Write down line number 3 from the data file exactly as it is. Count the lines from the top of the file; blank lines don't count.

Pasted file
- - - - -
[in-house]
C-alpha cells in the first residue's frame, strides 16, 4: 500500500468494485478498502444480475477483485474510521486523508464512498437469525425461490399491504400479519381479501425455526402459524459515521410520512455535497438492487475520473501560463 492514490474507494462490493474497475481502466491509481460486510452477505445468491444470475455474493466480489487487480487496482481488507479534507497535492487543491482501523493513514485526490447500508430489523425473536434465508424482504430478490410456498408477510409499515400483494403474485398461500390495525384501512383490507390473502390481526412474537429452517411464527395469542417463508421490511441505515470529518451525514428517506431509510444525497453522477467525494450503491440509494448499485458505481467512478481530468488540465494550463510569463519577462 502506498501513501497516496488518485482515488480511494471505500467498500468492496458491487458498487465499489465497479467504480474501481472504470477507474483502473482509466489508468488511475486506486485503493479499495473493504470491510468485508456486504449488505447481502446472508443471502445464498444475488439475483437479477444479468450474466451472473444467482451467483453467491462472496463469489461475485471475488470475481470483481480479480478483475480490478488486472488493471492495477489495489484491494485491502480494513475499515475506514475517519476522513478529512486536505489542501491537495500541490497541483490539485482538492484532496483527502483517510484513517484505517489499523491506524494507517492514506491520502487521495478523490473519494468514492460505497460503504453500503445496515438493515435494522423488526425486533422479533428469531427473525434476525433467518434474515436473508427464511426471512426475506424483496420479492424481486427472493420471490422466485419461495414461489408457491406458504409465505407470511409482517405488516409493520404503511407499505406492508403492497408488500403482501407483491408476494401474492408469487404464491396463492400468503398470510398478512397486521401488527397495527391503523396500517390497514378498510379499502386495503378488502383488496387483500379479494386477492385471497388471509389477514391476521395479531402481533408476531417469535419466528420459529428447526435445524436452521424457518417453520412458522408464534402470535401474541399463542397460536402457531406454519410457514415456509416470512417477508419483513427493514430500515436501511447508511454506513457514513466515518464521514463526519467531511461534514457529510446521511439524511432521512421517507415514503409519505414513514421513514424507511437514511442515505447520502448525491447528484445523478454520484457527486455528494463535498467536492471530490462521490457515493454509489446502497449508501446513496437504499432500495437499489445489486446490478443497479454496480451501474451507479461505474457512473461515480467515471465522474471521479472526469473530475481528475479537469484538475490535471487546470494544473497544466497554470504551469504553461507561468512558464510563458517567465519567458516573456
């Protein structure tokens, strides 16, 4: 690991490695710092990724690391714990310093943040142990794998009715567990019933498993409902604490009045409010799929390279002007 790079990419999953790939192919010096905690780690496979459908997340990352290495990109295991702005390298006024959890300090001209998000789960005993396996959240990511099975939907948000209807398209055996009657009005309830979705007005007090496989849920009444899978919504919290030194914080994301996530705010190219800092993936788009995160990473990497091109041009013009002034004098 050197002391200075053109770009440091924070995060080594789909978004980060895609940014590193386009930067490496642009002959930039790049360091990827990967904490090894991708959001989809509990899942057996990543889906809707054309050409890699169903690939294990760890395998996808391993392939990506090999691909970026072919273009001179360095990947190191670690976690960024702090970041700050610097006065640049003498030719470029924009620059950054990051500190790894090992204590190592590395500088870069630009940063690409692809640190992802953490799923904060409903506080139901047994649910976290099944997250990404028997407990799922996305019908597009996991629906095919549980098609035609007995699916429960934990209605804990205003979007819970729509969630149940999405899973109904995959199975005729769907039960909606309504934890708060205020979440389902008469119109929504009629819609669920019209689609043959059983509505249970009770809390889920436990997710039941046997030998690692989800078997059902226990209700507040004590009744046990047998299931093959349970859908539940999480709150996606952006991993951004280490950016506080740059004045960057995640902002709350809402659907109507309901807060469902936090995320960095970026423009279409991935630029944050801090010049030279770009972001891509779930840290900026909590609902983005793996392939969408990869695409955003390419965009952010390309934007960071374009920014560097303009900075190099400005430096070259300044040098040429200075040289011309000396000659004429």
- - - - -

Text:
């Protein structure tokens, strides 16, 4: 690991490695710092990724690391714990310093943040142990794998009715567990019933498993409902604490009045409010799929390279002007 790079990419999953790939192919010096905690780690496979459908997340990352290495990109295991702005390298006024959890300090001209998000789960005993396996959240990511099975939907948000209807398209055996009657009005309830979705007005007090496989849920009444899978919504919290030194914080994301996530705010190219800092993936788009995160990473990497091109041009013009002034004098 050197002391200075053109770009440091924070995060080594789909978004980060895609940014590193386009930067490496642009002959930039790049360091990827990967904490090894991708959001989809509990899942057996990543889906809707054309050409890699169903690939294990760890395998996808391993392939990506090999691909970026072919273009001179360095990947190191670690976690960024702090970041700050610097006065640049003498030719470029924009620059950054990051500190790894090992204590190592590395500088870069630009940063690409692809640190992802953490799923904060409903506080139901047994649910976290099944997250990404028997407990799922996305019908597009996991629906095919549980098609035609007995699916429960934990209605804990205003979007819970729509969630149940999405899973109904995959199975005729769907039960909606309504934890708060205020979440389902008469119109929504009629819609669920019209689609043959059983509505249970009770809390889920436990997710039941046997030998690692989800078997059902226990209700507040004590009744046990047998299931093959349970859908539940999480709150996606952006991993951004280490950016506080740059004045960057995640902002709350809402659907109507309901807060469902936090995320960095970026423009279409991935630029944050801090010049030279770009972001891509779930840290900026909590609902983005793996392939969408990869695409955003390419965009952010390309934007960071374009920014560097303009900075190099400005430096070259300044040098040429200075040289011309000396000659004429």